On Monday, when the temperature hit a boiling 105 degrees, 139.3 million gallons of water at Eagle Mountain Lake and Lake Benbrook evaporated into thin air.
In terms Olympian Michael Phelps might understand, that’s enough water to fill 210 of the pools where he plans to win additional gold medals in Beijing next month.
Don’t panic, though.
Officials at the Tarrant Regional Water District say conservation efforts adopted by many area cities over the past two years are saving about 90 million gallons a day (that would be 136 Olympic-sized pools, by the way) leaving lakes and reservoirs at 94 percent of their maximum storage capacity.
Never miss a local story.
"Our demands are high, but not at record levels," said Dave Marshall, engineering services director at the Tarrant Regional Water District. "The program is working far better than I anticipated."
The water district owns four reservoirs -- Cedar Creek, Eagle Mountain Lake, Lake Bridgeport and Richland Chambers -- and pumps water into and out of Lake Worth, Benbrook Lake and Lake Arlington.
Increased demand for water -- 530 million gallons on Monday -- and the lack of rainfall since May have forced the lake levels to drop. By Tuesday morning, Eagle Mountain was down about 2 1/2 feet, Lake Arlington 5 feet.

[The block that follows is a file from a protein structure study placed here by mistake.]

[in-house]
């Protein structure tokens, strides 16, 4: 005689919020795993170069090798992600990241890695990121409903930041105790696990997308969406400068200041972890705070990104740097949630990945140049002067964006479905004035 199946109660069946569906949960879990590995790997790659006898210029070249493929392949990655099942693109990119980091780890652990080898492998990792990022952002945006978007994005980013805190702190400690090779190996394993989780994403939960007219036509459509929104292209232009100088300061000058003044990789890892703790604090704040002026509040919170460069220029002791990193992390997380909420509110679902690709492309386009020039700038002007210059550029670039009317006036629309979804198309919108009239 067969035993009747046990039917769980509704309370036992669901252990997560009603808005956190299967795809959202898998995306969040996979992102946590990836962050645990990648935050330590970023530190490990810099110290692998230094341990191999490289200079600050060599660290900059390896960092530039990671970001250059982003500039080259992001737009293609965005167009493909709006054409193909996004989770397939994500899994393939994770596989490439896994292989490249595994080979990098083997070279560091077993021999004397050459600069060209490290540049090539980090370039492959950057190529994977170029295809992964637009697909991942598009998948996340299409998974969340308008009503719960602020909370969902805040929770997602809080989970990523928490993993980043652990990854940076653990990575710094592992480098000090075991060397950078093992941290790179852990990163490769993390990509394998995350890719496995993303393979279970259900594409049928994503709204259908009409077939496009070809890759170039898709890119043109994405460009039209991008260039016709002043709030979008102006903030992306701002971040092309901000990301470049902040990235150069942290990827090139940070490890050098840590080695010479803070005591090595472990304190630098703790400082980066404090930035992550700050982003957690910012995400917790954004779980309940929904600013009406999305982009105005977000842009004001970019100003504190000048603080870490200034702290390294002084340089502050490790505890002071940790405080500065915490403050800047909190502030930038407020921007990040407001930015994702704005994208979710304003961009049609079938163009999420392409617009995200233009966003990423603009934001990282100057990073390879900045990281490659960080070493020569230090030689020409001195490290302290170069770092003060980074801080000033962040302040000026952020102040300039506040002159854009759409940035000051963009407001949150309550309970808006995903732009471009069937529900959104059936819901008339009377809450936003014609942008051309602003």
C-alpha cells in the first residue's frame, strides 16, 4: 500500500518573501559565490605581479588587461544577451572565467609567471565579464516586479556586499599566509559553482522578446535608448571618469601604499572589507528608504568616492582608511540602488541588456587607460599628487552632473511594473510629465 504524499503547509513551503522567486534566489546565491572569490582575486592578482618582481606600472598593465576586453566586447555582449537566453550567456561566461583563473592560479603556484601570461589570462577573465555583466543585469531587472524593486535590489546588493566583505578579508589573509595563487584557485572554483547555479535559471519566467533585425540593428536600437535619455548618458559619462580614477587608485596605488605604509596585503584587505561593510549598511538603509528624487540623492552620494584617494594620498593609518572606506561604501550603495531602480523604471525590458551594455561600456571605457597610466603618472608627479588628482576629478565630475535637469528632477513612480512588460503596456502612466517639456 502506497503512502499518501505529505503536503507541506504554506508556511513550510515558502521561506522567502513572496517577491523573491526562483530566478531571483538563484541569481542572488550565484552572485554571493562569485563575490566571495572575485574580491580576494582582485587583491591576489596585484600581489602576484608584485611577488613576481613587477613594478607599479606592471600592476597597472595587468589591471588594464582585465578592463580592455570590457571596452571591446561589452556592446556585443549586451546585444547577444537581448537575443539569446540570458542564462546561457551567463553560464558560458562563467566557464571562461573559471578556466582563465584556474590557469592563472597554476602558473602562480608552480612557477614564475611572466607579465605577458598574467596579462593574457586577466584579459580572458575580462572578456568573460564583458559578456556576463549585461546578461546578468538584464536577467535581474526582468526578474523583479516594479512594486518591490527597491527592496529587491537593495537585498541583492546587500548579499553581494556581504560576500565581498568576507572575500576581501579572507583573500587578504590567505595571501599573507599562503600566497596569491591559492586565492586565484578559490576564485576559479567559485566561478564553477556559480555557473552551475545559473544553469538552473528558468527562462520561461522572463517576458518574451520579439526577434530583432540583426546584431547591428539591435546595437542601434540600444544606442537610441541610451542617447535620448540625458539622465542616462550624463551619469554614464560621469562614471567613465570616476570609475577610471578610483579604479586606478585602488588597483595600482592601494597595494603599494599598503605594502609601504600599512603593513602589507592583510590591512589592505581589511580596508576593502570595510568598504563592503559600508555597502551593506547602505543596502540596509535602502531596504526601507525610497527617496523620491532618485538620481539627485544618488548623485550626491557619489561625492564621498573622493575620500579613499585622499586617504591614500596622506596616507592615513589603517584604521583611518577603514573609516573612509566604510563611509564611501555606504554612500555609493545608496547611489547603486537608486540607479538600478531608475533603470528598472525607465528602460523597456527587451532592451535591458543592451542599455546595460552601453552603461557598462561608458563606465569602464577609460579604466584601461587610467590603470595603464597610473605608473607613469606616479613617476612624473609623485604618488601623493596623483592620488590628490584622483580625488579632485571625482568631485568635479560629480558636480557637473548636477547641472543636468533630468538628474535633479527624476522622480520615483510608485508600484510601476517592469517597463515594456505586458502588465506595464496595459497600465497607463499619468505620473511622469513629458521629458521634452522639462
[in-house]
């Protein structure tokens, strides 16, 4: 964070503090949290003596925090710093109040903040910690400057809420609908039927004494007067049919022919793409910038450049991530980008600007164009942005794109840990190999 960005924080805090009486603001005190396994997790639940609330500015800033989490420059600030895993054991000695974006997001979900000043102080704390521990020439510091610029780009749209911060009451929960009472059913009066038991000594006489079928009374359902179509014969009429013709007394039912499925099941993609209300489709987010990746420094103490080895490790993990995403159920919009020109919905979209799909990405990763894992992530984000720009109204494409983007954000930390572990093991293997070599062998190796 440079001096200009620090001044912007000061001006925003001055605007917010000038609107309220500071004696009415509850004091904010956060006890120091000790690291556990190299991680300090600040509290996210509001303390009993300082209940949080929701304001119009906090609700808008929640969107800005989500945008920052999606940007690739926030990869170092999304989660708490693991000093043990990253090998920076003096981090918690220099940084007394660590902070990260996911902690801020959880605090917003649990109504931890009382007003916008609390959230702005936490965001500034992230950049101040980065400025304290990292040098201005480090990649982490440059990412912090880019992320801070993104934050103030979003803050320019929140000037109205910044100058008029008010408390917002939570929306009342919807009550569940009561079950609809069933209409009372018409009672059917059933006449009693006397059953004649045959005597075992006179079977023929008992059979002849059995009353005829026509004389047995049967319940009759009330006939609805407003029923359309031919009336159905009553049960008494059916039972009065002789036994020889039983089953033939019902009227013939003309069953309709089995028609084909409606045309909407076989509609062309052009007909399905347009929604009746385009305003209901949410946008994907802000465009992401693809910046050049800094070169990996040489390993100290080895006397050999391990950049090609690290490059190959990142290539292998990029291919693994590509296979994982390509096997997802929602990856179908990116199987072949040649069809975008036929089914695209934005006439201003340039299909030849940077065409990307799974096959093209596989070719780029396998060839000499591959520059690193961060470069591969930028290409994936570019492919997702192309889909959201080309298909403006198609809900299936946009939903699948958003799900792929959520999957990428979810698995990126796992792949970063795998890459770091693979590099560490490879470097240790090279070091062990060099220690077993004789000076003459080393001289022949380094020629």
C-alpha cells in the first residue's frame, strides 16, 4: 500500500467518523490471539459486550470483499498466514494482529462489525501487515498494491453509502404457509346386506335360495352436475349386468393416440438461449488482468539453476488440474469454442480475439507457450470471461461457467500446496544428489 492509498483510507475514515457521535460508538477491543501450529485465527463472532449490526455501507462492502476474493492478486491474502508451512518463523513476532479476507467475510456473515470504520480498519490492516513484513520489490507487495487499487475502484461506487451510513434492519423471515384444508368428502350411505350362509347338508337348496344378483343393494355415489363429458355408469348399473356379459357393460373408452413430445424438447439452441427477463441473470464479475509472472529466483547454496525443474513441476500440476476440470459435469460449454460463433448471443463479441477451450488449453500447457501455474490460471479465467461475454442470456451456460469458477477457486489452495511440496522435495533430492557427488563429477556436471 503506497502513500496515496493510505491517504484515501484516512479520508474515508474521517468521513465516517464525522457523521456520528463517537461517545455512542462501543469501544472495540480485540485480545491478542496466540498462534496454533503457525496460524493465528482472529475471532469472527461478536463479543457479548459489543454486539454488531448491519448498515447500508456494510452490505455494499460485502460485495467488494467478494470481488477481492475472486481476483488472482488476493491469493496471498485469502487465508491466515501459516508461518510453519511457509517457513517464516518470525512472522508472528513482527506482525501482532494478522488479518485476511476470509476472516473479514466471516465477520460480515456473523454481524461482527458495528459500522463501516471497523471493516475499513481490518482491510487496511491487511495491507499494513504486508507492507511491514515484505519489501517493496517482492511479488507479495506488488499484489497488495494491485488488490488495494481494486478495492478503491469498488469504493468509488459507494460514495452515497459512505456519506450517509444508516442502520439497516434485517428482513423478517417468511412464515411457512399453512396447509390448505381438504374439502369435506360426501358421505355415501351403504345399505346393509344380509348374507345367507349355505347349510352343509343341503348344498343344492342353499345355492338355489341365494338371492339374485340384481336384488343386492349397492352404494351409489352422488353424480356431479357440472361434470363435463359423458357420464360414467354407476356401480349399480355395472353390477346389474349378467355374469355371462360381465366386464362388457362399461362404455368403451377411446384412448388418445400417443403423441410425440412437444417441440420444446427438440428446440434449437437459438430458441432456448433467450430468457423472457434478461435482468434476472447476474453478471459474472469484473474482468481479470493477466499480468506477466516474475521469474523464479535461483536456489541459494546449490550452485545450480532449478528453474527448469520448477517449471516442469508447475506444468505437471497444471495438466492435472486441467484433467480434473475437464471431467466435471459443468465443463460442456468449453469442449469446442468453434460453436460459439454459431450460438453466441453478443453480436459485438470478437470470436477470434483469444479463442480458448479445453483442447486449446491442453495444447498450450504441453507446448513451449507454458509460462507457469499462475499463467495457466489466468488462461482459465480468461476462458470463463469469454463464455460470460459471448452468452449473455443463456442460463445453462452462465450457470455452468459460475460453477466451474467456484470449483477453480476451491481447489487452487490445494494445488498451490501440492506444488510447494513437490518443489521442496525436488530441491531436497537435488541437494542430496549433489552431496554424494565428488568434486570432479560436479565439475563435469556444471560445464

"The tap was turned off in May, that was our last good rainfall," said Marshall. Add in the 10 days of three-digit temperatures we’ve experienced in the last 11 days, and things dry out pretty quickly. "I mean, my place is crispy."
But things could be worse.
Starting in 2006, the water district began to aggressively push water conservation; convincing many of the 75 cities it serves in 10 counties to adopt measures such as restricting the use of sprinklers between 10 a.m. and 6 p.m., when the evaporation rate is the highest.
Marshall is also convinced that North Texas residents vividly remember the droughts of 2005 and 2006, which were devastating events.
"That saves about 30 percent through evaporation. ... The use of water is not as high as you would imagine," Marshall said.
Things also look good for the future. While North Texas is currently in a moderate drought, the forecast is for potential improvement because the area is coming out of a La Nina cycle into a neutral cycle, he said.
La Nina is where sea surface temperatures off the Pacific Coast of South America are colder than normal. La Nina tends to bring drier than normal winters to the Southern United States.